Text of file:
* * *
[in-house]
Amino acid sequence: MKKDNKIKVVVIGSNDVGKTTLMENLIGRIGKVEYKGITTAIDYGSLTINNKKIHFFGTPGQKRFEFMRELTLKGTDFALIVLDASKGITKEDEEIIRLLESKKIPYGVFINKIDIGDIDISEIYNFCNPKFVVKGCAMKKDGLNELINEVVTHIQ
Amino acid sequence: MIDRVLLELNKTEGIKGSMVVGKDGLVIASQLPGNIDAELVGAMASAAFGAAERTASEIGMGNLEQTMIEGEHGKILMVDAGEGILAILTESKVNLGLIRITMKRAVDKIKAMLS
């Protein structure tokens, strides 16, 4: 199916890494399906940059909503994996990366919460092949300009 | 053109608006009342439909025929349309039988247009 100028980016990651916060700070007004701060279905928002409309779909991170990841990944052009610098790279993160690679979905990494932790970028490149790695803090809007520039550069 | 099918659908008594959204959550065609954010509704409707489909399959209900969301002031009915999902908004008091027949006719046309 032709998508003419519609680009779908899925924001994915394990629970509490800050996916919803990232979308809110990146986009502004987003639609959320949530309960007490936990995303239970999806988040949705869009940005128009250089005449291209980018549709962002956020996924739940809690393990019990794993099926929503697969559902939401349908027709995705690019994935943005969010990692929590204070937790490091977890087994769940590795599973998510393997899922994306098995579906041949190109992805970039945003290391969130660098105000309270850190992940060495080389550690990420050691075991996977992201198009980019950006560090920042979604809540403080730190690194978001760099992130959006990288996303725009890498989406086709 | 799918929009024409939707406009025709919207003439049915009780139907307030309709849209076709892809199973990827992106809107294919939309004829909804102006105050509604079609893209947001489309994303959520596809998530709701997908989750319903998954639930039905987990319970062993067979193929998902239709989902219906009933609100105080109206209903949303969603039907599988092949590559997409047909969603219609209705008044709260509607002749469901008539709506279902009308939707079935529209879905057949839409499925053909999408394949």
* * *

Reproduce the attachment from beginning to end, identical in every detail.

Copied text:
[in-house]
Amino acid sequence: MKKDNKIKVVVIGSNDVGKTTLMENLIGRIGKVEYKGITTAIDYGSLTINNKKIHFFGTPGQKRFEFMRELTLKGTDFALIVLDASKGITKEDEEIIRLLESKKIPYGVFINKIDIGDIDISEIYNFCNPKFVVKGCAMKKDGLNELINEVVTHIQ
Amino acid sequence: MIDRVLLELNKTEGIKGSMVVGKDGLVIASQLPGNIDAELVGAMASAAFGAAERTASEIGMGNLEQTMIEGEHGKILMVDAGEGILAILTESKVNLGLIRITMKRAVDKIKAMLS
């Protein structure tokens, strides 16, 4: 199916890494399906940059909503994996990366919460092949300009 | 053109608006009342439909025929349309039988247009 100028980016990651916060700070007004701060279905928002409309779909991170990841990944052009610098790279993160690679979905990494932790970028490149790695803090809007520039550069 | 099918659908008594959204959550065609954010509704409707489909399959209900969301002031009915999902908004008091027949006719046309 032709998508003419519609680009779908899925924001994915394990629970509490800050996916919803990232979308809110990146986009502004987003639609959320949530309960007490936990995303239970999806988040949705869009940005128009250089005449291209980018549709962002956020996924739940809690393990019990794993099926929503697969559902939401349908027709995705690019994935943005969010990692929590204070937790490091977890087994769940590795599973998510393997899922994306098995579906041949190109992805970039945003290391969130660098105000309270850190992940060495080389550690990420050691075991996977992201198009980019950006560090920042979604809540403080730190690194978001760099992130959006990288996303725009890498989406086709 | 799918929009024409939707406009025709919207003439049915009780139907307030309709849209076709892809199973990827992106809107294919939309004829909804102006105050509604079609893209947001489309994303959520596809998530709701997908989750319903998954639930039905987990319970062993067979193929998902239709989902219906009933609100105080109206209903949303969603039907599988092949590559997409047909969603219609209705008044709260509607002749469901008539709506279902009308939707079935529209879905057949839409499925053909999408394949």